Several years ago my daughter surprised me with a Christmas gift that has become one of the most meaningful I have ever received--a gift card to Kiva. Kiva? It is likely you've never heard of this organization. I was curious when I opened the envelope because at the time neither had I.
Founded in 2005, Kiva is "a non-profit organization with a mission to connect people through lending to alleviate poverty." The way it works is simple. You can loan as little as $25 to any of hundreds of people around the planet running tiny businesses to support their families. Right now I'm helping Eva in the Philippines and Halima in Pakistan. Both are mothers of three children and needed more inventory for their general stores. Eva someday wants to send her kids to college.
Every time repayment in my lending "bucket" reaches the $25 mark (you are notified by email each time a payment is made) I go to the Kiva website and look for someone else to assist. At this moment there are 3779 lending opportunities available, sorted six different ways to help your decision. You can also focus on a particular country if you wish. I particularly enjoy finding a situation where my loan gets a person to 100% funding.
I'm one of 1,175,451 individuals who has provided micro-financing (total loans, which can be funded by multiple lenders, are often only $100 to $200) of $565,201,650 to aspiring entrepreneurs in 75 countries. These might seem like high risk loans, but amazingly the repayment rate over the entire nine years of Kiva's existence is 98.86%.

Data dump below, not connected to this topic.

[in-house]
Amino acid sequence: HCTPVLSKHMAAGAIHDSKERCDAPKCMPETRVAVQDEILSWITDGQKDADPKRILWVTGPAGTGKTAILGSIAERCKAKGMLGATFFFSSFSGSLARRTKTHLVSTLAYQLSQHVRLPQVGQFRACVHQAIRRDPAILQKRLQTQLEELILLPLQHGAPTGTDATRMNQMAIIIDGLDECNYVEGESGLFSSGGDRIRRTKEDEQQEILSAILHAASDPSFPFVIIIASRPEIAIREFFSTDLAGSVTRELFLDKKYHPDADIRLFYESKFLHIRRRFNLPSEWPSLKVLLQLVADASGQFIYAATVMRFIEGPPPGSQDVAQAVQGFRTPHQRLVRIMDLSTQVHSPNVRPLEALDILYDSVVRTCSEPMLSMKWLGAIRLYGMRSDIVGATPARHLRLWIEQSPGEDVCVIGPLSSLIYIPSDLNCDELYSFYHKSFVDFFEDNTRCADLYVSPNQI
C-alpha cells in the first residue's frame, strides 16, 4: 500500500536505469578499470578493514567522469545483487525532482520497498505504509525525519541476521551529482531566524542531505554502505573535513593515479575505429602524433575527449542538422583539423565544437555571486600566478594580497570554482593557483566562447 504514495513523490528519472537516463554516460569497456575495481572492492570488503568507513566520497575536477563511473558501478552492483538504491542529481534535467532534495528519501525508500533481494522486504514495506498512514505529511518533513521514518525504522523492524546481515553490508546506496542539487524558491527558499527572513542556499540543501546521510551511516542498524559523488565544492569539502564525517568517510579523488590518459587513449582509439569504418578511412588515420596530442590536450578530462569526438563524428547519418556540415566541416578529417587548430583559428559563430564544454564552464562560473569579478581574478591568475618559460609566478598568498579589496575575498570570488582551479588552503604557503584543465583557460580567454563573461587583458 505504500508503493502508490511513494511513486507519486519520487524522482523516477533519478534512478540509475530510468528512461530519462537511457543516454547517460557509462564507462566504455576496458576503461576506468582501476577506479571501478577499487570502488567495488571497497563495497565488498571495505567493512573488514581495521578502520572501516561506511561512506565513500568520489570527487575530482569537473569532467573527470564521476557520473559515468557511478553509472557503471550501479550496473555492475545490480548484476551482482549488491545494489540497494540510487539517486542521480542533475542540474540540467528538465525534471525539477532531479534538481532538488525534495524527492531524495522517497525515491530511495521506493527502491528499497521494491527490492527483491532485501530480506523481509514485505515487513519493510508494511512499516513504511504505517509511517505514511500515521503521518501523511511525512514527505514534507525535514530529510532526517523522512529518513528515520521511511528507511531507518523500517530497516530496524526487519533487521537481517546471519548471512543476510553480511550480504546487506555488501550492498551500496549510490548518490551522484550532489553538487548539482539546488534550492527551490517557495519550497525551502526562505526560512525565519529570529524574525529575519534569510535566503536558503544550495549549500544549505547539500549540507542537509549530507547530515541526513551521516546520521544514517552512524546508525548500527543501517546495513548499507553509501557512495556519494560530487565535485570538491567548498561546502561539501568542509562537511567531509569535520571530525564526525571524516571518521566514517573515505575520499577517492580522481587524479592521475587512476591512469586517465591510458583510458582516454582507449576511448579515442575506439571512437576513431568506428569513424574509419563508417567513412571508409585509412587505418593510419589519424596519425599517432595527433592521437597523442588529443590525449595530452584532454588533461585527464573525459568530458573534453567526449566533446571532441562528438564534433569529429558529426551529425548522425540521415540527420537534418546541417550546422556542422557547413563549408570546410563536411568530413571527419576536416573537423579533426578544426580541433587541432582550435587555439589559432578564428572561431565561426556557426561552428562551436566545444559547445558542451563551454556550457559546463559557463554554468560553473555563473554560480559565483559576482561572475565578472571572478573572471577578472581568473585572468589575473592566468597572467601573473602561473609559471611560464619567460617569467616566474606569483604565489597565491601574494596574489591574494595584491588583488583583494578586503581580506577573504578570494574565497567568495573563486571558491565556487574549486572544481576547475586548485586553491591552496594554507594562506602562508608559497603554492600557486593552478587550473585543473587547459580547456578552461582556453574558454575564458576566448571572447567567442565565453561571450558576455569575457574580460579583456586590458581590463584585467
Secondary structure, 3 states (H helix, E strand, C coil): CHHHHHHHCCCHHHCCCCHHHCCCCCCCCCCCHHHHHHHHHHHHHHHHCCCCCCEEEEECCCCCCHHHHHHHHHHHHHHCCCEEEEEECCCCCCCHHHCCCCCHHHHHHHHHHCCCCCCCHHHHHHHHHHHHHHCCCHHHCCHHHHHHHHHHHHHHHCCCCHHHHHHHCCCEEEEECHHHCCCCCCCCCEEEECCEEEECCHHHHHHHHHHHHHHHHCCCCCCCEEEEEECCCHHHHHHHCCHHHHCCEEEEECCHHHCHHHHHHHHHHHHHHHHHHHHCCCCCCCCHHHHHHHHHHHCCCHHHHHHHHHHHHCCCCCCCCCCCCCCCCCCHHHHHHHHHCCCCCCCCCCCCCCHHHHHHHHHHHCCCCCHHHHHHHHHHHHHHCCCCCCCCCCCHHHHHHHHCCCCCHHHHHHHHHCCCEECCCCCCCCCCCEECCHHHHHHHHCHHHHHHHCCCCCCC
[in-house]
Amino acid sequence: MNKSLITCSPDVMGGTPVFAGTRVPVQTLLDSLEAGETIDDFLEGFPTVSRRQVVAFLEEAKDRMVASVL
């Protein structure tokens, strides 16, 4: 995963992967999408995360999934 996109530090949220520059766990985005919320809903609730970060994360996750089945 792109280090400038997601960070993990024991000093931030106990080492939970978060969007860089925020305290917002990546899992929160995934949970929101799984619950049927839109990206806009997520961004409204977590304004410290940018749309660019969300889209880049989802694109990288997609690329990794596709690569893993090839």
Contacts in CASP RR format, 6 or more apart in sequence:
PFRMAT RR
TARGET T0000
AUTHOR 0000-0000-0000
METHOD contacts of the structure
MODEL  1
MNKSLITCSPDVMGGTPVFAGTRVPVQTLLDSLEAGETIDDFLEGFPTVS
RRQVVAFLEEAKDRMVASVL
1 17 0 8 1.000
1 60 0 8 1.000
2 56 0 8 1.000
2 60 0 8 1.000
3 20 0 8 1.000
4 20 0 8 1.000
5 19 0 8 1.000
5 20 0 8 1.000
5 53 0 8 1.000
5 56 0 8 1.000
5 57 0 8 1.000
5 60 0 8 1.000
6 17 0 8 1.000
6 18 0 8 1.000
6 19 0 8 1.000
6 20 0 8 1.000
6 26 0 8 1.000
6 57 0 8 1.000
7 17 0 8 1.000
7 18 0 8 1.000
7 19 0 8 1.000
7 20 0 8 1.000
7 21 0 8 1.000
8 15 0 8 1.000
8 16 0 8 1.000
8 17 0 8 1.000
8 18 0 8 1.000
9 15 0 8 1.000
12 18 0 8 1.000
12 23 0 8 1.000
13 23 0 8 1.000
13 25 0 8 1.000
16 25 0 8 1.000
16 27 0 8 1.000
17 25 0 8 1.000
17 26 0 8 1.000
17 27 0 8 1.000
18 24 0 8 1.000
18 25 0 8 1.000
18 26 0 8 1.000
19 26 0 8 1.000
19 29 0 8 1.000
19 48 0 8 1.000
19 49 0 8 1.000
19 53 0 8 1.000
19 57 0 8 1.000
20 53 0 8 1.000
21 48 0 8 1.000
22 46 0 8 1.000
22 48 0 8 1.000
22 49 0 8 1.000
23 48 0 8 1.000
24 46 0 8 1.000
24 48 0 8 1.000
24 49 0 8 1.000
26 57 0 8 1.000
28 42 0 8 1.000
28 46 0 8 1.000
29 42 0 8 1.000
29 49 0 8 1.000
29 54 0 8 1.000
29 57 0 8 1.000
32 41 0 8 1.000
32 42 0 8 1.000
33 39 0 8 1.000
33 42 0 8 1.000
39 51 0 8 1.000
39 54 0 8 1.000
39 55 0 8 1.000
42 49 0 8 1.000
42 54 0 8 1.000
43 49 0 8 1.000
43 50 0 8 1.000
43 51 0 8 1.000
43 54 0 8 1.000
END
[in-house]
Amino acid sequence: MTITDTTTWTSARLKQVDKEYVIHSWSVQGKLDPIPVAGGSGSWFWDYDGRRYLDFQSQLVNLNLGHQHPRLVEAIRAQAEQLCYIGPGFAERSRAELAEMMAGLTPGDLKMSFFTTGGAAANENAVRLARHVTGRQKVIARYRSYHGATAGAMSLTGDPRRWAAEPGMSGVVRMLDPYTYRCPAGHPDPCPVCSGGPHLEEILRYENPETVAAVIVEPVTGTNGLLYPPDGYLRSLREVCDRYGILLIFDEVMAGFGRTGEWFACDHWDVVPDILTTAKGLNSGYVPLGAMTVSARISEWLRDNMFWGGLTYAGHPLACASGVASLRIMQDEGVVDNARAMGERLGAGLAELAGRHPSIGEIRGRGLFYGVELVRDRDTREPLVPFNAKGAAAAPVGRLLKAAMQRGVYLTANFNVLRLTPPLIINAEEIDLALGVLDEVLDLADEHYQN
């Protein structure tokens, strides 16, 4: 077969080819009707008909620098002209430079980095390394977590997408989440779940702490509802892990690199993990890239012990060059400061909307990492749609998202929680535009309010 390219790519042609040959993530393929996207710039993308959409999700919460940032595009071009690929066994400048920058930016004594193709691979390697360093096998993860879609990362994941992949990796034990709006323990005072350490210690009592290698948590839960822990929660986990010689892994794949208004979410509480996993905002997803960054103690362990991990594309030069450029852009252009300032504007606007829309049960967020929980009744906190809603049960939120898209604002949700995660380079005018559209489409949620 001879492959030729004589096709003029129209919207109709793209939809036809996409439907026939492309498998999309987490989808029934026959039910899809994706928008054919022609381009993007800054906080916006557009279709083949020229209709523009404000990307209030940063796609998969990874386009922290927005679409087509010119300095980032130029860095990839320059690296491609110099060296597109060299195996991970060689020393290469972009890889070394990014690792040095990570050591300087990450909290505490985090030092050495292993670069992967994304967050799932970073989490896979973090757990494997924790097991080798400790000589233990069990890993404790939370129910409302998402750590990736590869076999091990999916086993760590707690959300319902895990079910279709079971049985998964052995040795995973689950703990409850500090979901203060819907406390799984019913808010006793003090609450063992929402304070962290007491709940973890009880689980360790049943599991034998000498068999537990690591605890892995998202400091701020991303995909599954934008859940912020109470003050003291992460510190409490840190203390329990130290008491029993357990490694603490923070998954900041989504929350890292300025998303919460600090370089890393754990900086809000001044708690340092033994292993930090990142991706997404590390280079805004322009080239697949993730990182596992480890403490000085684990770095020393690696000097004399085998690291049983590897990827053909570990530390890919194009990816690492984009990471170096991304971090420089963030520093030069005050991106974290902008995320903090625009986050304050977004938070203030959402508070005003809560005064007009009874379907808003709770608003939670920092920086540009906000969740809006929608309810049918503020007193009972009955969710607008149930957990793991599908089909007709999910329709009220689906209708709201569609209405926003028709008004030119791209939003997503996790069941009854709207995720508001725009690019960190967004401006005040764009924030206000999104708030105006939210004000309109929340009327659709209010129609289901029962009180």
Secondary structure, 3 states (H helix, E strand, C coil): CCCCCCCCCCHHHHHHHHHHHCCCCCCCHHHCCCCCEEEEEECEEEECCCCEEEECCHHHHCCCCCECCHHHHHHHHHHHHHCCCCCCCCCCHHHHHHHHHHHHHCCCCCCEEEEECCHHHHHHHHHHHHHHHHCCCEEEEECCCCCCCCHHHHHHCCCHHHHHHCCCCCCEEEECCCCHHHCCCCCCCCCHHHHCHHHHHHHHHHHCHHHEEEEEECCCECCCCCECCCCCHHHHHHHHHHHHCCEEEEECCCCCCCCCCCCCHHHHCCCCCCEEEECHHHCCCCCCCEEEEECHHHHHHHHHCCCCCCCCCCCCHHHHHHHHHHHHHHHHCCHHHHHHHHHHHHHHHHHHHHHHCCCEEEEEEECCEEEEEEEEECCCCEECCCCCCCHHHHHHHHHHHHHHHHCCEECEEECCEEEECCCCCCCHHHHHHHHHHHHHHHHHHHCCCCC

Why? Every penny of your money goes to folks with no access to traditional banking systems who are anxious to create opportunity for themselves and others. Plain and simple, the gratitude for receiving assistance in their effort drives them to repay this kindness no matter what.
Anything we can do for the less fortunate among us is admirable. As a former small business owner this particular concept speaks to my heart. I've thus far assisted individuals and groups in seven countries and look forward to many more. Kiva calls its program "loans that change lives" and my personal involvement has been a special blessing.
I encourage you to put as little as $25 to work lending a helping hand. Go to Kiva's website and find someone's personal story that speaks to you. I guarantee you'll be glad you did.